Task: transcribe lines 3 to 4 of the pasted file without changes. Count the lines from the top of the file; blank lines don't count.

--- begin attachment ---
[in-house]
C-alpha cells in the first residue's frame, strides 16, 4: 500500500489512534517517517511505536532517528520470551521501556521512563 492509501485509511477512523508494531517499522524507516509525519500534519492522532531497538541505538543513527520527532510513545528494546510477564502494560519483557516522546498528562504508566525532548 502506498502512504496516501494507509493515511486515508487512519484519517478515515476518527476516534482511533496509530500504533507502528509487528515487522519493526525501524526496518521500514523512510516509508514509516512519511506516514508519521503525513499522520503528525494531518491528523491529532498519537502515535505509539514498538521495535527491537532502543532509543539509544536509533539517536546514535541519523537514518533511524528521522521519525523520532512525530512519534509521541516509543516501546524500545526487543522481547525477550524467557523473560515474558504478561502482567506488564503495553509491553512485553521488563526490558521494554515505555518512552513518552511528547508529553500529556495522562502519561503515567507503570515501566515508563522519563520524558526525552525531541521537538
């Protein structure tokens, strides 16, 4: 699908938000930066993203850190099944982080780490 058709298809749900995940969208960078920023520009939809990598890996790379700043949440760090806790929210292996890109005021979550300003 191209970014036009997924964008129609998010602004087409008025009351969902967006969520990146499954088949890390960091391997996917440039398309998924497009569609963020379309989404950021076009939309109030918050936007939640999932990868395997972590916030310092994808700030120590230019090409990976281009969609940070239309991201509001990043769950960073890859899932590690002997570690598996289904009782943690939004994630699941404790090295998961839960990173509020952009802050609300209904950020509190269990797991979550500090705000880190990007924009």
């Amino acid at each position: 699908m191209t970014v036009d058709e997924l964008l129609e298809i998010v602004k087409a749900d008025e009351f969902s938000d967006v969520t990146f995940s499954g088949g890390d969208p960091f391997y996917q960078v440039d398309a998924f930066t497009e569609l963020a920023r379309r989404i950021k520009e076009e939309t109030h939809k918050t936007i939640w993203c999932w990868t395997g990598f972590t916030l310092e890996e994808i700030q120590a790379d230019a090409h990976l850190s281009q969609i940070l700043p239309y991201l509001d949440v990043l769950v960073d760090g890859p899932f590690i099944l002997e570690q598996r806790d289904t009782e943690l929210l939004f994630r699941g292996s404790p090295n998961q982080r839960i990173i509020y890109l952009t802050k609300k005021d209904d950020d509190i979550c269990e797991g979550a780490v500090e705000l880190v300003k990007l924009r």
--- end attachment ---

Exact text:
């Protein structure tokens, strides 16, 4: 699908938000930066993203850190099944982080780490 058709298809749900995940969208960078920023520009939809990598890996790379700043949440760090806790929210292996890109005021979550300003 191209970014036009997924964008129609998010602004087409008025009351969902967006969520990146499954088949890390960091391997996917440039398309998924497009569609963020379309989404950021076009939309109030918050936007939640999932990868395997972590916030310092994808700030120590230019090409990976281009969609940070239309991201509001990043769950960073890859899932590690002997570690598996289904009782943690939004994630699941404790090295998961839960990173509020952009802050609300209904950020509190269990797991979550500090705000880190990007924009």
């Amino acid at each position: 699908m191209t970014v036009d058709e997924l964008l129609e298809i998010v602004k087409a749900d008025e009351f969902s938000d967006v969520t990146f995940s499954g088949g890390d969208p960091f391997y996917q960078v440039d398309a998924f930066t497009e569609l963020a920023r379309r989404i950021k520009e076009e939309t109030h939809k918050t936007i939640w993203c999932w990868t395997g990598f972590t916030l310092e890996e994808i700030q120590a790379d230019a090409h990976l850190s281009q969609i940070l700043p239309y991201l509001d949440v990043l769950v960073d760090g890859p899932f590690i099944l002997e570690q598996r806790d289904t009782e943690l929210l939004f994630r699941g292996s404790p090295n998961q982080r839960i990173i509020y890109l952009t802050k609300k005021d209904d950020d509190i979550c269990e797991g979550a780490v500090e705000l880190v300003k990007l924009r």